Cutting laminate

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Forum topic by botanist posted 11-19-2010 05:36 PM 2656 views 0 times favorited 11 replies Add to Favorites Watch
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167 posts in 3537 days

11-19-2010 05:36 PM

Topic tags/keywords: laminate

I’m hoping to glue some laminate onto a router table project but I’m unclear about how to rough cut it to size. I’ll do the final sizing with a router bit once the laminate is glued to the table top. Does anyone out there have any advice for how to cut laminate? I’m working with a 4×8 sheet and I can’t use the table saw, so that’s out. Can I score it and snap it? Use a regular jig saw?

11 replies so far

View Bob #2's profile

Bob #2

3809 posts in 4020 days

#1 posted 11-19-2010 06:25 PM

That’s the way I do it. Just score it and snap it off. You can use a straight edge to make sure the pressure is applied to the scratch mark.
Use a good quality flush cut trimmer. I have had disasters using some from C H I N A !

The bearings fiailed During the final cut and scored the laminate.
Call me cured.

-- A mind, like a home, is furnished by its owner

View RalphBarker's profile


80 posts in 2768 days

#2 posted 11-19-2010 06:35 PM

Or, you could use this as an excuse to buy a Festool TS55 circular saw with precision guide rail, laminate-cutting blade and zero clearance insert. Clean cuts right out of the chute. ;-)

View crank49's profile


4030 posts in 2970 days

#3 posted 11-19-2010 06:58 PM

+1 on the “score and snap”

View ,'s profile


2387 posts in 3546 days

#4 posted 11-19-2010 09:22 PM

We just submitted a large bid for a commercial job that will be all melamine and laminated. I think we are just going to go with a high quality melamine TS blade and add a jig to the TS fence so the laminate does not jam under the fence and we should be in good business. That I think is the most economical way to go.

-- .

View eastside's profile


97 posts in 3260 days

#5 posted 11-20-2010 02:29 AM

Put a wood straight edge under it were you want to cut and clamp it. Then cut with a bearing cutter in the router.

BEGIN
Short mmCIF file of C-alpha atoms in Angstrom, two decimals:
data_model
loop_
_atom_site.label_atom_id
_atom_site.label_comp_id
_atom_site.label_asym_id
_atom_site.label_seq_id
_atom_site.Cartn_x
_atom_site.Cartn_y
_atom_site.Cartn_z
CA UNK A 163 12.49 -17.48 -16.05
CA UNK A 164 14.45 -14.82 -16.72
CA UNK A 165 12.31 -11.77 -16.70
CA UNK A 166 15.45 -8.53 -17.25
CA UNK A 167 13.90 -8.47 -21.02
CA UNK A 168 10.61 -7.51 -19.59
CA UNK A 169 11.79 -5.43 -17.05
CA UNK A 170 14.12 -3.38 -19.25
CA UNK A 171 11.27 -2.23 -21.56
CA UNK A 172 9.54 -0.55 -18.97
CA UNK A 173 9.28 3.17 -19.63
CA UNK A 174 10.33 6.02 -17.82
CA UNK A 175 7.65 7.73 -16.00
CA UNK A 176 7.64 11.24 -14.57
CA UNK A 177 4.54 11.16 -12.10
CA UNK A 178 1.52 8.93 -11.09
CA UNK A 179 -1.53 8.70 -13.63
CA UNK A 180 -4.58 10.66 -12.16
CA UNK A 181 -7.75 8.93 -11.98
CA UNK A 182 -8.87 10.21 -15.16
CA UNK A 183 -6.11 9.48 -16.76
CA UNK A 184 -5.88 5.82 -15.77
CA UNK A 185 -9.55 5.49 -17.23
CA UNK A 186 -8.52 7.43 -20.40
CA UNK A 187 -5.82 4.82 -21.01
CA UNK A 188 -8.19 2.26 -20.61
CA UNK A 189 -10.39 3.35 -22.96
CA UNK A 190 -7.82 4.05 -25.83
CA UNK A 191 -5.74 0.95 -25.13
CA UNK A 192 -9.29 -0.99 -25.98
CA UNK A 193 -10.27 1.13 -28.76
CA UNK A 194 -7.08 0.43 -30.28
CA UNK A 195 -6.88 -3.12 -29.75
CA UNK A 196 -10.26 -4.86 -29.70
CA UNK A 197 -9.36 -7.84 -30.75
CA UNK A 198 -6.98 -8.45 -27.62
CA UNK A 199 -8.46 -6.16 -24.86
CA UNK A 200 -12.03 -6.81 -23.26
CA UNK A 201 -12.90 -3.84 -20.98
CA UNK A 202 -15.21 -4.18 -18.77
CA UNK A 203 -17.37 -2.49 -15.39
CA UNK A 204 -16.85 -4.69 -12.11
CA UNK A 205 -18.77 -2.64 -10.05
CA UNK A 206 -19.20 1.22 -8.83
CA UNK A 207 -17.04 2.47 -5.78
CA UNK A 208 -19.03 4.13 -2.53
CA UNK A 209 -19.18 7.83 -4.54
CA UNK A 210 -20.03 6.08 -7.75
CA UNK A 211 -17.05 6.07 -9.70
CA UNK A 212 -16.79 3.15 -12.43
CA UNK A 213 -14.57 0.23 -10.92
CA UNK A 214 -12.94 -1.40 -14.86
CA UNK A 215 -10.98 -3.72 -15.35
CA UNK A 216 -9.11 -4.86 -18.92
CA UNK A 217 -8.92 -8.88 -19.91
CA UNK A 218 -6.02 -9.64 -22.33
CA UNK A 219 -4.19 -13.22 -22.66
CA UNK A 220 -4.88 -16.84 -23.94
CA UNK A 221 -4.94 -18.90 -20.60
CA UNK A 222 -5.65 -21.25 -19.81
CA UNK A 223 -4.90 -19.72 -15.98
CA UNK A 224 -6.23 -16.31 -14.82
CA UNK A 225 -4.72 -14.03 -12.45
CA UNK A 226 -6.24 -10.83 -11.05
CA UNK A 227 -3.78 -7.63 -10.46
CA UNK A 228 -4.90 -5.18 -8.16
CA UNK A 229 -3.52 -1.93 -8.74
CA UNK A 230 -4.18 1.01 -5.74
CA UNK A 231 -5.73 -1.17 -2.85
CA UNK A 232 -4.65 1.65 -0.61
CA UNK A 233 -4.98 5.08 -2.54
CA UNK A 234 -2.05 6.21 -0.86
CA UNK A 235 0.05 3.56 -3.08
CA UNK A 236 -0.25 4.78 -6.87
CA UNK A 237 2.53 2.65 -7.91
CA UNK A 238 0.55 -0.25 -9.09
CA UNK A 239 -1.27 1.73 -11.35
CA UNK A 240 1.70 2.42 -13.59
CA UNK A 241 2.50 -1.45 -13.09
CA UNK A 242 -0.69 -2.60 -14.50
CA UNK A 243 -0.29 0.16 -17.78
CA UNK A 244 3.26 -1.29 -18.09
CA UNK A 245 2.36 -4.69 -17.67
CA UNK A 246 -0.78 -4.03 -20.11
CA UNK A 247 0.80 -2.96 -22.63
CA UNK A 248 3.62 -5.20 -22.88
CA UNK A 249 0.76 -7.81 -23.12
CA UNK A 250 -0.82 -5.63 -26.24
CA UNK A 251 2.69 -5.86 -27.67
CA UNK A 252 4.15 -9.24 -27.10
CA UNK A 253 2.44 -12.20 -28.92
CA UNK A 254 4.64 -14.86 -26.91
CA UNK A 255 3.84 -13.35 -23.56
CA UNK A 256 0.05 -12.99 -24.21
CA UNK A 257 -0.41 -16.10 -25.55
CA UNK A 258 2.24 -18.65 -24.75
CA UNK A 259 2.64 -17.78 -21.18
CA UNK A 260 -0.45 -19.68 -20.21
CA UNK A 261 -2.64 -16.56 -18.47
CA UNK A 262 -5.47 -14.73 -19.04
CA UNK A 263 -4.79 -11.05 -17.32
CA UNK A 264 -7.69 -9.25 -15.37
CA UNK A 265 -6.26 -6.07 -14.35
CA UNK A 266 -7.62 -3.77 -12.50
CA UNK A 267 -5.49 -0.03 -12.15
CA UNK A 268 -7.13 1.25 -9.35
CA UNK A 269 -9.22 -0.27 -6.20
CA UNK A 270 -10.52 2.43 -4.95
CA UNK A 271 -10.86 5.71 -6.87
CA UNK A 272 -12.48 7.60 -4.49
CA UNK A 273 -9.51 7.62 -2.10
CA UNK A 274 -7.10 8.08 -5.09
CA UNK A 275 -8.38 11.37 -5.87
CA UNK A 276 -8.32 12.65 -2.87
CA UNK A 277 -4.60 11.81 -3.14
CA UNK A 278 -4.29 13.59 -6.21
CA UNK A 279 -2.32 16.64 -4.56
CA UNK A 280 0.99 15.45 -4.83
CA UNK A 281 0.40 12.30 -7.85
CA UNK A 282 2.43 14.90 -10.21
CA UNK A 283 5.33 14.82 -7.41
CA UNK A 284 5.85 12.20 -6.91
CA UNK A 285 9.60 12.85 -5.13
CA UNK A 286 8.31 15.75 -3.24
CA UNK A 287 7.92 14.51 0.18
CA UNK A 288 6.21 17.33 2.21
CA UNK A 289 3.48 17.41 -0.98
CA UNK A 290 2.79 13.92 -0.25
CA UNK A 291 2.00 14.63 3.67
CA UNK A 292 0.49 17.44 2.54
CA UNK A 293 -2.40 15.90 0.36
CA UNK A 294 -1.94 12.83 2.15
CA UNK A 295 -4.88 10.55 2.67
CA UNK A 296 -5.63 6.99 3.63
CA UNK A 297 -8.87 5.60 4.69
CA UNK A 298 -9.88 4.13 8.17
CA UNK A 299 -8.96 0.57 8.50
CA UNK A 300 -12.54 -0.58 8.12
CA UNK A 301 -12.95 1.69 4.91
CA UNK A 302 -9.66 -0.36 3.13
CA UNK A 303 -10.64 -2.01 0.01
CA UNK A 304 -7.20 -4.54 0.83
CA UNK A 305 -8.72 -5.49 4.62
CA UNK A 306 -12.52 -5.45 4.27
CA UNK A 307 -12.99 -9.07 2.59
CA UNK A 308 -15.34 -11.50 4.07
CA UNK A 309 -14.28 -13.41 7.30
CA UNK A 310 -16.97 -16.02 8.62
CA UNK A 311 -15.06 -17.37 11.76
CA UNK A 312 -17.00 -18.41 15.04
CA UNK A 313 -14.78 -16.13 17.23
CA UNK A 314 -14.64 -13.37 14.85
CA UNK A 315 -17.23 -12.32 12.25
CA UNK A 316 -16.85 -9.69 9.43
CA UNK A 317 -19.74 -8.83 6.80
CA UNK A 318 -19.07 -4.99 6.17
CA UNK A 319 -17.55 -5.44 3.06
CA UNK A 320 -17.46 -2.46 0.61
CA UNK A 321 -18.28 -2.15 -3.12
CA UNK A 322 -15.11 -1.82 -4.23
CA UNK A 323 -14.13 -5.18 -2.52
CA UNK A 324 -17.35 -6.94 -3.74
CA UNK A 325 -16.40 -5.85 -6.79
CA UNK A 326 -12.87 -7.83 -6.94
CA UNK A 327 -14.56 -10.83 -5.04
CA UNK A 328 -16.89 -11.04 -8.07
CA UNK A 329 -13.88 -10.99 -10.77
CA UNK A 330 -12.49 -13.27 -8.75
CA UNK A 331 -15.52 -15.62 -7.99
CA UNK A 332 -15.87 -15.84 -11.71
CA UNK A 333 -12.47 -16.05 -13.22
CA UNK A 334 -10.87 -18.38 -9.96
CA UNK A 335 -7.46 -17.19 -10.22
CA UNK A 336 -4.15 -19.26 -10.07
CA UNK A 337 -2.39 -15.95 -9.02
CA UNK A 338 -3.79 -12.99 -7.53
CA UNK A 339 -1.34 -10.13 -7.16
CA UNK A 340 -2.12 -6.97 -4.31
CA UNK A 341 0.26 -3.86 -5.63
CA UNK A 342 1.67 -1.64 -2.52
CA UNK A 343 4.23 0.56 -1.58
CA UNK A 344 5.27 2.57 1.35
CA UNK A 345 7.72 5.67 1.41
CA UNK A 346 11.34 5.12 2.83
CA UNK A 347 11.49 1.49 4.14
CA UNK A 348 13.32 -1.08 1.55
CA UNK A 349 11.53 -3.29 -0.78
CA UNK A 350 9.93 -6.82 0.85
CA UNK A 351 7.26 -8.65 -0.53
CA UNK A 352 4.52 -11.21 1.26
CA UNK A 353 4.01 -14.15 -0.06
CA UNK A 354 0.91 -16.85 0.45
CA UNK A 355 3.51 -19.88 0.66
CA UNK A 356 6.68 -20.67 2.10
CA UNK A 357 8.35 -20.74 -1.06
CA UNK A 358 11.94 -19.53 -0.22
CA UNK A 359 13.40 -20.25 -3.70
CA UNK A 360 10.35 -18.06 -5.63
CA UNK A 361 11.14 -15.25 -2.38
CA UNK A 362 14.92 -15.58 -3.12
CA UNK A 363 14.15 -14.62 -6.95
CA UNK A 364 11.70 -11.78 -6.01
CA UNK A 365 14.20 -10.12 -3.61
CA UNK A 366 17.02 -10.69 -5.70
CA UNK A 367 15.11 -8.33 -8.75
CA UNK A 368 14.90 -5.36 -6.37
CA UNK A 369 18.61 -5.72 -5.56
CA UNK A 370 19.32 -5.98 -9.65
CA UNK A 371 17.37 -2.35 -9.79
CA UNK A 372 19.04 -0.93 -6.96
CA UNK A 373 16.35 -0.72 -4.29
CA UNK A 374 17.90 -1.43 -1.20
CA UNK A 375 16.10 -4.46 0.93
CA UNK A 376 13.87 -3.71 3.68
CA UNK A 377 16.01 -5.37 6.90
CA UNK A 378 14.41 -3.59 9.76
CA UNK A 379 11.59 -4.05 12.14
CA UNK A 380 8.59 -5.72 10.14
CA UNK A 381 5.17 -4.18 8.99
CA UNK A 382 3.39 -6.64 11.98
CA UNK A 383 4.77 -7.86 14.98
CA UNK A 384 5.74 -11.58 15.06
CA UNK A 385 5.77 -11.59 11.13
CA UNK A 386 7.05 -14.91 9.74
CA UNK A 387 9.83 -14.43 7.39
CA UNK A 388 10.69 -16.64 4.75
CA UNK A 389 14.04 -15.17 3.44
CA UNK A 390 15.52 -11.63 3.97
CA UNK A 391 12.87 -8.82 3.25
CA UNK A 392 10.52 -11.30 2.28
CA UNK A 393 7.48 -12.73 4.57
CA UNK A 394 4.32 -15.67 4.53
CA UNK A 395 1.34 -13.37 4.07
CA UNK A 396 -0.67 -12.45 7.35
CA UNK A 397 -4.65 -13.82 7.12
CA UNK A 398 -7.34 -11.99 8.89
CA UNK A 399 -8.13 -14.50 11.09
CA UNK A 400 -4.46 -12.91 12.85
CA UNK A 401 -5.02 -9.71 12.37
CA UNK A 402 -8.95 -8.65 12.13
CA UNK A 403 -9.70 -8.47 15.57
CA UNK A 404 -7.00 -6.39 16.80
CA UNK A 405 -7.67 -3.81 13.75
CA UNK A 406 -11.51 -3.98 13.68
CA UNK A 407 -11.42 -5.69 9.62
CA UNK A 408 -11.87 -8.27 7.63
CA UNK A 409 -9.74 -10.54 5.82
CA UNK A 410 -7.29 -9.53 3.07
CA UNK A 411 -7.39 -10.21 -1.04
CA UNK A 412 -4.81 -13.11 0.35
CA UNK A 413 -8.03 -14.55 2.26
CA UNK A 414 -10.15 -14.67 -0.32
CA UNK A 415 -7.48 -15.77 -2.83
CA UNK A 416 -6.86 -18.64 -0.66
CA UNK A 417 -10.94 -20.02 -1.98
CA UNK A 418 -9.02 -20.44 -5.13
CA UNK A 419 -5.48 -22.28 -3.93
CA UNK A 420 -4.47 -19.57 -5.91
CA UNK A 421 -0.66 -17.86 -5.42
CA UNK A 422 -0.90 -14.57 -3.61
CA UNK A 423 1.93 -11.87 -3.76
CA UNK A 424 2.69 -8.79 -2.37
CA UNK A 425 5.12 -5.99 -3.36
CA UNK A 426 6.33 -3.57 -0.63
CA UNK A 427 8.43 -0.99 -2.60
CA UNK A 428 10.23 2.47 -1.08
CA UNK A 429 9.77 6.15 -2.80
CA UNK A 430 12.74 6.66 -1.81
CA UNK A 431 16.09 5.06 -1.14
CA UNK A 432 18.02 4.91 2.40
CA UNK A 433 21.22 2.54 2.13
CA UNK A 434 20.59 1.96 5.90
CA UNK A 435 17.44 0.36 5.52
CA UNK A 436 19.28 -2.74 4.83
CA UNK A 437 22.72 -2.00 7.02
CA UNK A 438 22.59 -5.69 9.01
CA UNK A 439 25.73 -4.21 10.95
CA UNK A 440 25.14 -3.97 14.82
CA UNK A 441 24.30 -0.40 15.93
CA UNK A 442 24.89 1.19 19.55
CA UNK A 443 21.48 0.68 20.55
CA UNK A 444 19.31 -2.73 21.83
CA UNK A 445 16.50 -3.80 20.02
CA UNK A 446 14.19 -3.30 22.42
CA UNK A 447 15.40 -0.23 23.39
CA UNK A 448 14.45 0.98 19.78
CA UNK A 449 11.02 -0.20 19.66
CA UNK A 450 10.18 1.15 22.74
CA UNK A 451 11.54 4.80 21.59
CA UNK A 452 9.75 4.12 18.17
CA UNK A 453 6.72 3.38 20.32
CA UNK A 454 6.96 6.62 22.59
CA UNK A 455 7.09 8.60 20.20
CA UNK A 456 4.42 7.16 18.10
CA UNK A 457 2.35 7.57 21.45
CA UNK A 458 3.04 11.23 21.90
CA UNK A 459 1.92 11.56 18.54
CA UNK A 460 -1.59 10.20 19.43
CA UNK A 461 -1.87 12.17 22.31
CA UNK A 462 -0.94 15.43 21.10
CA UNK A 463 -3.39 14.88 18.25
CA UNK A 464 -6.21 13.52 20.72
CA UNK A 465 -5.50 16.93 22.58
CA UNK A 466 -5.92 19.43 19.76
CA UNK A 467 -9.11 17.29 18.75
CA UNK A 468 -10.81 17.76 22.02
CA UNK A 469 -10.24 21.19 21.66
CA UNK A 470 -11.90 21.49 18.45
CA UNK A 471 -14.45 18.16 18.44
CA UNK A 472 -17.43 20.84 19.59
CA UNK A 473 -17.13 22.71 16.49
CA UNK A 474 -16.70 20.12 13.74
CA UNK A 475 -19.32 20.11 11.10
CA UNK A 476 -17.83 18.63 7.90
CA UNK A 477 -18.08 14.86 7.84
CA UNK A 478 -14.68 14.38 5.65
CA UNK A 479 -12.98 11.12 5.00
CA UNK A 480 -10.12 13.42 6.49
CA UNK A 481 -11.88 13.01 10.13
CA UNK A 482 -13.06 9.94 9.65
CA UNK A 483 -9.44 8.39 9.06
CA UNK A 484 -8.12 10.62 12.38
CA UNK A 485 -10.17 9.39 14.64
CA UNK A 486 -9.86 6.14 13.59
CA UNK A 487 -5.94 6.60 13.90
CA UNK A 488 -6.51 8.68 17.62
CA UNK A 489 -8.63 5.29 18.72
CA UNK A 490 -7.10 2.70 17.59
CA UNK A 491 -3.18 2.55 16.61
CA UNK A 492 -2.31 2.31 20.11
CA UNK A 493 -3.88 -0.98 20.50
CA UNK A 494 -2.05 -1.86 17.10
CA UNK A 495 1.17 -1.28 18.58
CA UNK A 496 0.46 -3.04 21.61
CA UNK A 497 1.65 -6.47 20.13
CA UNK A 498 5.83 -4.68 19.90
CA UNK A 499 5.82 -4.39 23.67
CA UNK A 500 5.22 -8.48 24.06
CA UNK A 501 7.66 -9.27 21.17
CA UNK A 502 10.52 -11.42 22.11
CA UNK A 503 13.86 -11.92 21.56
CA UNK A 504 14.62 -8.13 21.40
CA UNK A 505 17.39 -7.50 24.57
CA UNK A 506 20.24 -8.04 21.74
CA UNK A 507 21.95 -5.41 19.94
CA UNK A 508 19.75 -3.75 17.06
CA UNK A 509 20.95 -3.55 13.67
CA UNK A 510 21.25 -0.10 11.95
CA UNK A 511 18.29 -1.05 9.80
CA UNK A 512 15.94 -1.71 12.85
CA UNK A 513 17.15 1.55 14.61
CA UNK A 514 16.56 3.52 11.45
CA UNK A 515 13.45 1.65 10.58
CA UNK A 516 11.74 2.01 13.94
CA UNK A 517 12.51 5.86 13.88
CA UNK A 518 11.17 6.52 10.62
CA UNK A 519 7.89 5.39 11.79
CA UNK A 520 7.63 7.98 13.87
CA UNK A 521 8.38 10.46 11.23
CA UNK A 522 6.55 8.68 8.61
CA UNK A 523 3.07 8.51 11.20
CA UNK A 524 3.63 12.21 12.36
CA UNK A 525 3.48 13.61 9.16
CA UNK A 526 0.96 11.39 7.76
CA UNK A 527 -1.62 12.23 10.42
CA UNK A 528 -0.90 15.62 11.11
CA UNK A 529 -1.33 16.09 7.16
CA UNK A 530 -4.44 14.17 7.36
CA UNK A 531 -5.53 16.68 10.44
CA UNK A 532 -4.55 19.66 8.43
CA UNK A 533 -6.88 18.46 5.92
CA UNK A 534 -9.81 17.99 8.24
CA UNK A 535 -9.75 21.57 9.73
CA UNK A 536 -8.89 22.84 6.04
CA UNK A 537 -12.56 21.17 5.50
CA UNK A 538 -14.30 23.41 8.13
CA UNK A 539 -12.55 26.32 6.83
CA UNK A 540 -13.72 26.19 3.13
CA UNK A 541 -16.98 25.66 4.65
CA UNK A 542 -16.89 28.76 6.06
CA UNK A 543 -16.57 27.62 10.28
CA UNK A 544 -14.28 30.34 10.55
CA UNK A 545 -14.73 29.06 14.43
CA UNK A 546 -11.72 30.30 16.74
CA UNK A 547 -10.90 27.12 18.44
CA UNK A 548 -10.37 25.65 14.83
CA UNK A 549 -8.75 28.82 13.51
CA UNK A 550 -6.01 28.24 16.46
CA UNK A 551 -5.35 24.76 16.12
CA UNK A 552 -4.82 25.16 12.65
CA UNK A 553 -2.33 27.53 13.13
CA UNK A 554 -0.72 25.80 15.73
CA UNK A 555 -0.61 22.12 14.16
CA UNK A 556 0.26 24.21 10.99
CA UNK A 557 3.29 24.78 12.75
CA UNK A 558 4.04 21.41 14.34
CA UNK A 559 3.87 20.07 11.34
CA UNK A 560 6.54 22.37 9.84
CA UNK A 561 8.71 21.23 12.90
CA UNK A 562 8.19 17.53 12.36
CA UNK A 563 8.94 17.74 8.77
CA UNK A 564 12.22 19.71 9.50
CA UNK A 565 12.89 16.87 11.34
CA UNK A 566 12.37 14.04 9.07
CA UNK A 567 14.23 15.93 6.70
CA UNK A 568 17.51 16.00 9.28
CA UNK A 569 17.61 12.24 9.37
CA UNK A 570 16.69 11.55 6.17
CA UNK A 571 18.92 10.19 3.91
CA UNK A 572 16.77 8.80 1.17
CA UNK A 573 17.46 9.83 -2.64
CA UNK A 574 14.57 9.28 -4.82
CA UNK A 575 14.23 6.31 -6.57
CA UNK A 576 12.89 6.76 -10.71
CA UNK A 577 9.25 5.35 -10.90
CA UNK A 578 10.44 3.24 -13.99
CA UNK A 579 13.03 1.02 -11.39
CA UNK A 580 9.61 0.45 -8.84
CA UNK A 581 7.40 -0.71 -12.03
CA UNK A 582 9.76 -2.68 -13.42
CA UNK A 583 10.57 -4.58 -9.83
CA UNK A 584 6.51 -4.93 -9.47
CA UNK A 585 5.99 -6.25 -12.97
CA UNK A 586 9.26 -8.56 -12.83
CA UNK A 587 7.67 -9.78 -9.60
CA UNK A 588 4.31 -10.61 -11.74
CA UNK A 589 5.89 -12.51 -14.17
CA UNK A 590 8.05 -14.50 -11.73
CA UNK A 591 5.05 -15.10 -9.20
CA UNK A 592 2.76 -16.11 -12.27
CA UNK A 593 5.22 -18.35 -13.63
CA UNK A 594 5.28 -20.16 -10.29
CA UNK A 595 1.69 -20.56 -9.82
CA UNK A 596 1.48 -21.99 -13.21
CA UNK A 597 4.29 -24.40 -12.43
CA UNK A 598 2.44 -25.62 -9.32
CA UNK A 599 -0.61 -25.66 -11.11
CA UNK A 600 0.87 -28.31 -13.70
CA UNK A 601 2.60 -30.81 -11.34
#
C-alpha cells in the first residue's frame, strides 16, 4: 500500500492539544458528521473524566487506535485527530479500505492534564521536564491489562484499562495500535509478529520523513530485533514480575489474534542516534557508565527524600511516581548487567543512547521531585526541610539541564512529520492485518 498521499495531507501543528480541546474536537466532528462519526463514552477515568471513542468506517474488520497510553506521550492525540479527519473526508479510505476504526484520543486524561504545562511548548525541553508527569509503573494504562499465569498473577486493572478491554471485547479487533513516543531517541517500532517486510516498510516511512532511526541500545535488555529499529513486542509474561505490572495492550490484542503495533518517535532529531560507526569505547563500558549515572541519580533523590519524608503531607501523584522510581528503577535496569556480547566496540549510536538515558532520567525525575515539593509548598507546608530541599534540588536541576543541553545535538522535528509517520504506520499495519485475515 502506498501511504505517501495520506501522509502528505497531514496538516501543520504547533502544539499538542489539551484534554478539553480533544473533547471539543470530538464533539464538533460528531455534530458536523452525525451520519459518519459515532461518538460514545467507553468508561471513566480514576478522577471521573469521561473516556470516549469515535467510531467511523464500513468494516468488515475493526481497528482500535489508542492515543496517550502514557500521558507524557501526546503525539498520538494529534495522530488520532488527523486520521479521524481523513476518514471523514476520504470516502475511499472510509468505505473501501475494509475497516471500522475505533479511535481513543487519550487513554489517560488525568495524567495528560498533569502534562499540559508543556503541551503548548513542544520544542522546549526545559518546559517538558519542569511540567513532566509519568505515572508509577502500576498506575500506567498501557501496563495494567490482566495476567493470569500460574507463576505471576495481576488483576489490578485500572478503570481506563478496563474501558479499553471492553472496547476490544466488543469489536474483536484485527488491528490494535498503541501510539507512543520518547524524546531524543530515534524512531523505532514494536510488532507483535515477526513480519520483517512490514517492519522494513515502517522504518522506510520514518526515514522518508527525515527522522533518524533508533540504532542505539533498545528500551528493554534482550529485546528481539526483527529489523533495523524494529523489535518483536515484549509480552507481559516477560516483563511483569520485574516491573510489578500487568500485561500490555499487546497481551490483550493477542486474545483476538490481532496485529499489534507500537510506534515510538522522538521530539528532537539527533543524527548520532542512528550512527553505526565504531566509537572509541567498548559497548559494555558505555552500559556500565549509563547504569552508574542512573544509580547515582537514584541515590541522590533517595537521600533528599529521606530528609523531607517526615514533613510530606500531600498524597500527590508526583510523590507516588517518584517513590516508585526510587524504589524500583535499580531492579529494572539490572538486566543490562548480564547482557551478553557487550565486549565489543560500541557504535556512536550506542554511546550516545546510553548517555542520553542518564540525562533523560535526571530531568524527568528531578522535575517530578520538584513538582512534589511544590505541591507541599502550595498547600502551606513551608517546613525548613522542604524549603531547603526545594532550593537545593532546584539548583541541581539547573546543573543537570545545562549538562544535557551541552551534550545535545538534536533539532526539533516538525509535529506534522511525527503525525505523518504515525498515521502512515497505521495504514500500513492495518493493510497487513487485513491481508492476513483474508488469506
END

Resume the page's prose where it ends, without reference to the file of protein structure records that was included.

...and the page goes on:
-- Mike, Westport MA.

View davcefai's profile


37 posts in 3395 days

#6 posted 11-20-2010 09:46 PM

I have never been very good at score and snap – it snaps, but not always cleanly.

However this works very well: set a circular saw to a very light cut so that it goes through the top layer and heavily scores the under layer. Then snap.

If you set the saw up properly you do not need any backing to the laminate and can work on the floor with large sheets.

-- David

View FirehouseWoodworking's profile


706 posts in 3272 days

#7 posted 11-21-2010 01:42 AM

You can try a laminate cutter. I bought mine at Lowes but I think Home Depot also sells them. Quite inexpensive, really.

It consists of a plastic handle much like a utility knife. The blade is like a linoleum knife only much heavier gauge with a single carbide tooth at the tip.

Using a straight edge, you score the laminate’s “good” side once or twice. You get a relatively deep score. Then carefully snap it. I’ve never had a problem. No delamination, nothing.

I always cut my laminate to be both long and wide of the final dimension. Then glue it down with contact cement and trim it to the final dimension with a trim router. Depending upon what I want the final result, I use either a flush cutting bit or a chamfer bit, both of which have bearings.

Good luck. Cheers!

-- Dave; Lansing, Kansas

View Ger21's profile


1074 posts in 3130 days

#8 posted 11-21-2010 05:04 AM

Just cut it on the table saw. Any blade (except a rip blade) will cut it just fine. Just don’t let it slide under the fence. We usually use some 1/8” or 1/4” masonite around the fence to prevent this. Once you learn how to hold it, it’s actually pretty easy to cut 4×8 sheets by yourself.

-- Gerry,

View cabs4less's profile


235 posts in 2761 days

#9 posted 11-21-2010 05:40 AM

dont score it its not a sure bet you can double stick tape it to a piece of 1/4 ply and skill saw or table saw wit no problems

-- As Best I Can

View docholladay's profile


1287 posts in 3057 days

#10 posted 11-21-2010 06:27 AM

I just cut it with either a circular saw (if the piece is too big to manage on the table saw) or on the table saw and then use the appropriate flush trim bit in a router. I don’t know if it was a problem with the bit that I was using, but, although the bearing was working properly, the blade was nicking the surface. My solution was to put one strip of masking tape along where the bearing would role. This protected the laminate and made it trim nice and flush.


-- Hey, woodworking ain't brain surgery. Just do something and keep trying till you get it. Doc

View botanist's profile


167 posts in 3537 days

#11 posted 11-22-2010 07:22 PM

Thanks for the tips everyone! I was able to rough cut it to size with my table saw with no troubles.

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